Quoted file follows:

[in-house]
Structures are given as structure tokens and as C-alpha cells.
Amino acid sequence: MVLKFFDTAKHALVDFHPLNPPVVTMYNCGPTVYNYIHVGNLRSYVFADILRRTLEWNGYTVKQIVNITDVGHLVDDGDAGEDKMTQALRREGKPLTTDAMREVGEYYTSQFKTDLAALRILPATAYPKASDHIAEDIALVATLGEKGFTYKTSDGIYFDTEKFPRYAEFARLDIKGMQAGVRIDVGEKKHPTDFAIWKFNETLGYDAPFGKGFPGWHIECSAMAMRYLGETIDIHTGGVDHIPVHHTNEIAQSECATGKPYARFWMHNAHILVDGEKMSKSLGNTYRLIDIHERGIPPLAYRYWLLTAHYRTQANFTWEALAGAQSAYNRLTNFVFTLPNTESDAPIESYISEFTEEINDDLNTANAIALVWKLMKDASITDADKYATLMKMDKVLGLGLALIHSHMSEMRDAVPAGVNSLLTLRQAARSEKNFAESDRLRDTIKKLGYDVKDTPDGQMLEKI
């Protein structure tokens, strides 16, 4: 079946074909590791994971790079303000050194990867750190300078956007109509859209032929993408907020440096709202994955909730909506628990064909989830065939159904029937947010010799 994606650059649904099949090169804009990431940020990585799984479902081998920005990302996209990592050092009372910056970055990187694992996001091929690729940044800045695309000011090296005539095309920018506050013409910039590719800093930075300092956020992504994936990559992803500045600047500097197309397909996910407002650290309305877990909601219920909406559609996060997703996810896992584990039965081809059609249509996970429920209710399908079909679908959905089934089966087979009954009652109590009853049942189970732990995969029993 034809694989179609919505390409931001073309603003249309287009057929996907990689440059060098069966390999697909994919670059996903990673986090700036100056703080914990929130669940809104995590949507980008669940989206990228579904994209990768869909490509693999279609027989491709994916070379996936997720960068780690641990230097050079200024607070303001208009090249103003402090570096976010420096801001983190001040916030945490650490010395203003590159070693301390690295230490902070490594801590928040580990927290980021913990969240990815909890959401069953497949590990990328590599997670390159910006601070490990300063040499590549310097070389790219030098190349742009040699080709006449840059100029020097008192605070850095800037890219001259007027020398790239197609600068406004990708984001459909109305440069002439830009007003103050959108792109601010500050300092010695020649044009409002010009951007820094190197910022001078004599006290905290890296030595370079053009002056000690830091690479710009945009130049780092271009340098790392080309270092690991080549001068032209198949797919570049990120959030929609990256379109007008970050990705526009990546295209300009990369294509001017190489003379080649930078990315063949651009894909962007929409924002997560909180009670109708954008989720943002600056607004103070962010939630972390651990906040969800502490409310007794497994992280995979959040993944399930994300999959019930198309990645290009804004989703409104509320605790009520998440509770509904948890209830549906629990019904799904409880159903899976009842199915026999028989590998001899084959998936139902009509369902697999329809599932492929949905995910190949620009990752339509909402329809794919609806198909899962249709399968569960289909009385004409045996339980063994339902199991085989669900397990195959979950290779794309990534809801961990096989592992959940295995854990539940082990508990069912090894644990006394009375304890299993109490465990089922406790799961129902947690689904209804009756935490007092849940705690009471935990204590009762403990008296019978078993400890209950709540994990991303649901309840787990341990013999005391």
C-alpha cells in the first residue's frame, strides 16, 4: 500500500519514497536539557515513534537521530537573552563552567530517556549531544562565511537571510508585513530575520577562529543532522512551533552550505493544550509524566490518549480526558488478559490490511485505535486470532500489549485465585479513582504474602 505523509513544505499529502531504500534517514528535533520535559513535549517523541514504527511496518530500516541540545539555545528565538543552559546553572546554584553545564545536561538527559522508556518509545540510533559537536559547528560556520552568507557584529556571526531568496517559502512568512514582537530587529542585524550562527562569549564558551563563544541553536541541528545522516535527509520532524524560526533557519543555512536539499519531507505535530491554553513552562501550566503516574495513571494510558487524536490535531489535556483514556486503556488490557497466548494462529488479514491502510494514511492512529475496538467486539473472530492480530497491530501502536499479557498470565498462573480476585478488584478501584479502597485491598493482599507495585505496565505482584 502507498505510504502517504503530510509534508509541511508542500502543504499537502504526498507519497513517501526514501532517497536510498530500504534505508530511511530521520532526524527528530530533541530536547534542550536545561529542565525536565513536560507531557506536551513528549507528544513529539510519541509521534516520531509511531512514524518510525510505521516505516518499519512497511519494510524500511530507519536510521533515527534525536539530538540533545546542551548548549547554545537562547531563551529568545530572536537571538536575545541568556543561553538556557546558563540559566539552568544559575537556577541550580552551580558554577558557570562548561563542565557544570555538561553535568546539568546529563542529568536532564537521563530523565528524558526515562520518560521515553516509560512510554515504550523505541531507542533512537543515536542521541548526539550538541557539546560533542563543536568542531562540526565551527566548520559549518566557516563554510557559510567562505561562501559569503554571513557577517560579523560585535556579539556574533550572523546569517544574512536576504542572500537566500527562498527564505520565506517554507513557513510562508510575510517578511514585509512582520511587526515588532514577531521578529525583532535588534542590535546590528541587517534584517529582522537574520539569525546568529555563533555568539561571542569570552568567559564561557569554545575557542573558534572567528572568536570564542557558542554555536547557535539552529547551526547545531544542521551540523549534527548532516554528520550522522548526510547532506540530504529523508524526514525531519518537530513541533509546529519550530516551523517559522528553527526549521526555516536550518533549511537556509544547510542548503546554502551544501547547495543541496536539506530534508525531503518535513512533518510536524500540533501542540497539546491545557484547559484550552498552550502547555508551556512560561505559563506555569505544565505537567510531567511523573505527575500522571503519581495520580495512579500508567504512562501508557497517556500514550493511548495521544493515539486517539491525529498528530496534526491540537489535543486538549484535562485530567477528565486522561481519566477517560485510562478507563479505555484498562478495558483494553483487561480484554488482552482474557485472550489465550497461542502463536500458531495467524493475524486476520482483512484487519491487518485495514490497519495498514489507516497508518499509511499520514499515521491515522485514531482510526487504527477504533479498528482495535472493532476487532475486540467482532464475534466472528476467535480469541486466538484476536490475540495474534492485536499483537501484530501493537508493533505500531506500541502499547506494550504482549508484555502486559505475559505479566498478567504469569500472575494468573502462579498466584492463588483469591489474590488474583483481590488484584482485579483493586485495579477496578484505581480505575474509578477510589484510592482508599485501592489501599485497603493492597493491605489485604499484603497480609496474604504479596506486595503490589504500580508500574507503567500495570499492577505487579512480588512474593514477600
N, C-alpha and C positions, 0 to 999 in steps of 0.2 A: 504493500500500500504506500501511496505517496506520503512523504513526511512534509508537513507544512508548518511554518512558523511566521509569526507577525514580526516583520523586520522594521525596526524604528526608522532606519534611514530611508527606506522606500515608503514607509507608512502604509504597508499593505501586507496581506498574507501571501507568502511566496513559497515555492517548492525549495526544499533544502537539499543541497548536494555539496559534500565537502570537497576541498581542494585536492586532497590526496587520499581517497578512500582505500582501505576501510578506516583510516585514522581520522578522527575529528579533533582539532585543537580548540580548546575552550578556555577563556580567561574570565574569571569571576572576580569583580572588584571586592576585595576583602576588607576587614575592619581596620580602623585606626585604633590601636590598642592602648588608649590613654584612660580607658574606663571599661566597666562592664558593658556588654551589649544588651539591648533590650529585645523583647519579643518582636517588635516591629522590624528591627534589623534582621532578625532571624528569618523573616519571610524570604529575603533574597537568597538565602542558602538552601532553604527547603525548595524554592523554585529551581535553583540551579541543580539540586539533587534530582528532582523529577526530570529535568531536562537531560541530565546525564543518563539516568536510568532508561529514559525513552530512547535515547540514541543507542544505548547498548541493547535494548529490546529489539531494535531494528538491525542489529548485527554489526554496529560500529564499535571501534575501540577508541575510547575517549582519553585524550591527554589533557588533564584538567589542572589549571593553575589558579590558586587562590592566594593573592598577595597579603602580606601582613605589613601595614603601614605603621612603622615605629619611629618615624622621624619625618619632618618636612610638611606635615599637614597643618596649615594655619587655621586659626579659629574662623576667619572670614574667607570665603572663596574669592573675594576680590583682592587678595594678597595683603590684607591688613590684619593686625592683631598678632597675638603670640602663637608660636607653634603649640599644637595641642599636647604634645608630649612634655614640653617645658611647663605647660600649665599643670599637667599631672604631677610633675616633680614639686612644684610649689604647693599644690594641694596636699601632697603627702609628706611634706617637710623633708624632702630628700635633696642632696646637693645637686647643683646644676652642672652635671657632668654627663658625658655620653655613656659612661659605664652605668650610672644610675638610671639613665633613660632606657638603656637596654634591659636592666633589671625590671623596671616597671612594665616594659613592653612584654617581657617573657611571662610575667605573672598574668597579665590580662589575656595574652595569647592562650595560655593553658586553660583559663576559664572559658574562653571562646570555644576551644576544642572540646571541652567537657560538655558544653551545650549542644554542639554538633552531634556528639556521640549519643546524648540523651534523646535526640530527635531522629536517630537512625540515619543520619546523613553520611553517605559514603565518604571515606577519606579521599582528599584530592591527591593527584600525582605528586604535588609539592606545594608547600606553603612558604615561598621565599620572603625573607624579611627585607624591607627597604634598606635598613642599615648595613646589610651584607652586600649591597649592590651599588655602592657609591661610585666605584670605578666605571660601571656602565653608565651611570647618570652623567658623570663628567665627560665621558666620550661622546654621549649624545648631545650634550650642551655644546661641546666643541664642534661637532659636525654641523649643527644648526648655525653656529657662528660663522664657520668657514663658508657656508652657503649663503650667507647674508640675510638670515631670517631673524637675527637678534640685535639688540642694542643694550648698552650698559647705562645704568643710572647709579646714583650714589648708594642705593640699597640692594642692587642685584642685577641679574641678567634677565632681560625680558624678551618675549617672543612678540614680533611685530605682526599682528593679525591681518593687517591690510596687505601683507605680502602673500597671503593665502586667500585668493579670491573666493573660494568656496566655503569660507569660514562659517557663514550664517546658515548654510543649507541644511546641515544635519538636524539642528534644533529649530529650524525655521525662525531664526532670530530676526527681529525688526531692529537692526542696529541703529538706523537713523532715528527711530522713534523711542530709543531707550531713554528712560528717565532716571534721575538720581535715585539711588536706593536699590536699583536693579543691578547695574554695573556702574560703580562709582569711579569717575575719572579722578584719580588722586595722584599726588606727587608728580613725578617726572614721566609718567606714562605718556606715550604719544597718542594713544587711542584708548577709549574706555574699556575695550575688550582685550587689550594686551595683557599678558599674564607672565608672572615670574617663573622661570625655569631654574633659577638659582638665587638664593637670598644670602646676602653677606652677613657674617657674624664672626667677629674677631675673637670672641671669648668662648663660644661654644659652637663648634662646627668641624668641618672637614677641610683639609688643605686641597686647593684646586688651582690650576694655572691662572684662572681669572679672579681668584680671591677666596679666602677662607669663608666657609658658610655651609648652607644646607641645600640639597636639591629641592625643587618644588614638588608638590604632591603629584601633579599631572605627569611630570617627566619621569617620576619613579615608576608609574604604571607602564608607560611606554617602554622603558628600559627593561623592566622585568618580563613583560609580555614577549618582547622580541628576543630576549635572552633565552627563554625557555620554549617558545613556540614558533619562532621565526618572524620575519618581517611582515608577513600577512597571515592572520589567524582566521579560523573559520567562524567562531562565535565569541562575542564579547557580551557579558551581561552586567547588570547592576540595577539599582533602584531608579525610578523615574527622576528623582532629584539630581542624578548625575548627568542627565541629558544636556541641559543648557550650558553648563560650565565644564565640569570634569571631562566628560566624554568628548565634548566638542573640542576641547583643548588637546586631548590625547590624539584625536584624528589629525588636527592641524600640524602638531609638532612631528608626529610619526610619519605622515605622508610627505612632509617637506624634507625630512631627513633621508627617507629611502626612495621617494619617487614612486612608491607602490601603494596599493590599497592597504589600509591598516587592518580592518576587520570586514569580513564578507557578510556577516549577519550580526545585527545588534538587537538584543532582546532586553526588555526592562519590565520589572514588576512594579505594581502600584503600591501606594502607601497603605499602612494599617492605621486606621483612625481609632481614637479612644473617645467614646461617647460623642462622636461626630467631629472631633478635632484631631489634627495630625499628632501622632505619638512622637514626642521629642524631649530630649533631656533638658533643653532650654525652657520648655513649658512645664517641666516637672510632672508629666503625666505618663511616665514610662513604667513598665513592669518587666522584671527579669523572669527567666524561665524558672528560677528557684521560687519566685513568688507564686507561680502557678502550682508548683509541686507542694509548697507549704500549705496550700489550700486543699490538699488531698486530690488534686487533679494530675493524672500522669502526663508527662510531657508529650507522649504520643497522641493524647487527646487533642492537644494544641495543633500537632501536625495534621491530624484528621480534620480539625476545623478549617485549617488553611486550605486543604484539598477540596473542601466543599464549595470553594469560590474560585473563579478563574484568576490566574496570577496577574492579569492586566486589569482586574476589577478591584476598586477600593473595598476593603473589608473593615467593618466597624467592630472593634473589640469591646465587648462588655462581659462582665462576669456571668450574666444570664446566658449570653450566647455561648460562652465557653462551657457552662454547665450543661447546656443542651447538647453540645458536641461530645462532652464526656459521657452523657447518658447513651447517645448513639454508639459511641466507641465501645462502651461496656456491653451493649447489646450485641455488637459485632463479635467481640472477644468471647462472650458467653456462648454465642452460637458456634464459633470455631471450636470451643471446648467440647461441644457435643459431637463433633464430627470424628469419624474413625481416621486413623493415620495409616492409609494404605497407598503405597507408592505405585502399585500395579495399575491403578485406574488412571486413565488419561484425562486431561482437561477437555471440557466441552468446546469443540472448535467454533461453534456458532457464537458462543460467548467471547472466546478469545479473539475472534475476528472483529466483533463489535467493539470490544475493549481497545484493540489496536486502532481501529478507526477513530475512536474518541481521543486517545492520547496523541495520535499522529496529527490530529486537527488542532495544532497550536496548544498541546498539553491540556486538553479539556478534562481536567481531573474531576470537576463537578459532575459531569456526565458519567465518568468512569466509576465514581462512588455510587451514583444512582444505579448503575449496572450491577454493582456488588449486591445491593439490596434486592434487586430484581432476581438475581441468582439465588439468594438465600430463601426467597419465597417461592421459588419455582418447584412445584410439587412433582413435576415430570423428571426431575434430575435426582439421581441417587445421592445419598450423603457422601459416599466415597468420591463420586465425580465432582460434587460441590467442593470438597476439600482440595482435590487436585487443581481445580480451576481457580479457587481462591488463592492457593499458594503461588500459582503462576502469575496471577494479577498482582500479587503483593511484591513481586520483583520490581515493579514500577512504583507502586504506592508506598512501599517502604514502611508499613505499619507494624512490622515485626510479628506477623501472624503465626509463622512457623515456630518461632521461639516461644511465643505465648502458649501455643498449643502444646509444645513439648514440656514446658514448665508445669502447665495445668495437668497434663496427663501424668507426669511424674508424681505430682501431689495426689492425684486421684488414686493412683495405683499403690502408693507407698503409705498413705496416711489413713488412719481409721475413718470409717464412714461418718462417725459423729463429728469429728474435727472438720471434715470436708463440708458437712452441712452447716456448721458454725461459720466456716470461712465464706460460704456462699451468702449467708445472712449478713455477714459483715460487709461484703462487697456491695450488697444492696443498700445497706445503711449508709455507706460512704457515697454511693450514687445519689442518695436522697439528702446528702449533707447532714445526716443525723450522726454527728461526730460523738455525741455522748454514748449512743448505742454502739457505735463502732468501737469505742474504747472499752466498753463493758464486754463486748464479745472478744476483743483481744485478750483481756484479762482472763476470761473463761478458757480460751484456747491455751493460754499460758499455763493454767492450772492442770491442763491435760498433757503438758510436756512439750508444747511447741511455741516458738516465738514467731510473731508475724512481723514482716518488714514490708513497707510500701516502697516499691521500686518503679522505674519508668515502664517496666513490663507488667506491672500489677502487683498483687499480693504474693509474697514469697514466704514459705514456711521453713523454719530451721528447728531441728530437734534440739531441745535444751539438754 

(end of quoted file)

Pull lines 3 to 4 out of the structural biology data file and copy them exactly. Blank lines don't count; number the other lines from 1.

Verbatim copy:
Amino acid sequence: MVLKFFDTAKHALVDFHPLNPPVVTMYNCGPTVYNYIHVGNLRSYVFADILRRTLEWNGYTVKQIVNITDVGHLVDDGDAGEDKMTQALRREGKPLTTDAMREVGEYYTSQFKTDLAALRILPATAYPKASDHIAEDIALVATLGEKGFTYKTSDGIYFDTEKFPRYAEFARLDIKGMQAGVRIDVGEKKHPTDFAIWKFNETLGYDAPFGKGFPGWHIECSAMAMRYLGETIDIHTGGVDHIPVHHTNEIAQSECATGKPYARFWMHNAHILVDGEKMSKSLGNTYRLIDIHERGIPPLAYRYWLLTAHYRTQANFTWEALAGAQSAYNRLTNFVFTLPNTESDAPIESYISEFTEEINDDLNTANAIALVWKLMKDASITDADKYATLMKMDKVLGLGLALIHSHMSEMRDAVPAGVNSLLTLRQAARSEKNFAESDRLRDTIKKLGYDVKDTPDGQMLEKI
């Protein structure tokens, strides 16, 4: 079946074909590791994971790079303000050194990867750190300078956007109509859209032929993408907020440096709202994955909730909506628990064909989830065939159904029937947010010799 994606650059649904099949090169804009990431940020990585799984479902081998920005990302996209990592050092009372910056970055990187694992996001091929690729940044800045695309000011090296005539095309920018506050013409910039590719800093930075300092956020992504994936990559992803500045600047500097197309397909996910407002650290309305877990909601219920909406559609996060997703996810896992584990039965081809059609249509996970429920209710399908079909679908959905089934089966087979009954009652109590009853049942189970732990995969029993 034809694989179609919505390409931001073309603003249309287009057929996907990689440059060098069966390999697909994919670059996903990673986090700036100056703080914990929130669940809104995590949507980008669940989206990228579904994209990768869909490509693999279609027989491709994916070379996936997720960068780690641990230097050079200024607070303001208009090249103003402090570096976010420096801001983190001040916030945490650490010395203003590159070693301390690295230490902070490594801590928040580990927290980021913990969240990815909890959401069953497949590990990328590599997670390159910006601070490990300063040499590549310097070389790219030098190349742009040699080709006449840059100029020097008192605070850095800037890219001259007027020398790239197609600068406004990708984001459909109305440069002439830009007003103050959108792109601010500050300092010695020649044009409002010009951007820094190197910022001078004599006290905290890296030595370079053009002056000690830091690479710009945009130049780092271009340098790392080309270092690991080549001068032209198949797919570049990120959030929609990256379109007008970050990705526009990546295209300009990369294509001017190489003379080649930078990315063949651009894909962007929409924002997560909180009670109708954008989720943002600056607004103070962010939630972390651990906040969800502490409310007794497994992280995979959040993944399930994300999959019930198309990645290009804004989703409104509320605790009520998440509770509904948890209830549906629990019904799904409880159903899976009842199915026999028989590998001899084959998936139902009509369902697999329809599932492929949905995910190949620009990752339509909402329809794919609806198909899962249709399968569960289909009385004409045996339980063994339902199991085989669900397990195959979950290779794309990534809801961990096989592992959940295995854990539940082990508990069912090894644990006394009375304890299993109490465990089922406790799961129902947690689904209804009756935490007092849940705690009471935990204590009762403990008296019978078993400890209950709540994990991303649901309840787990341990013999005391």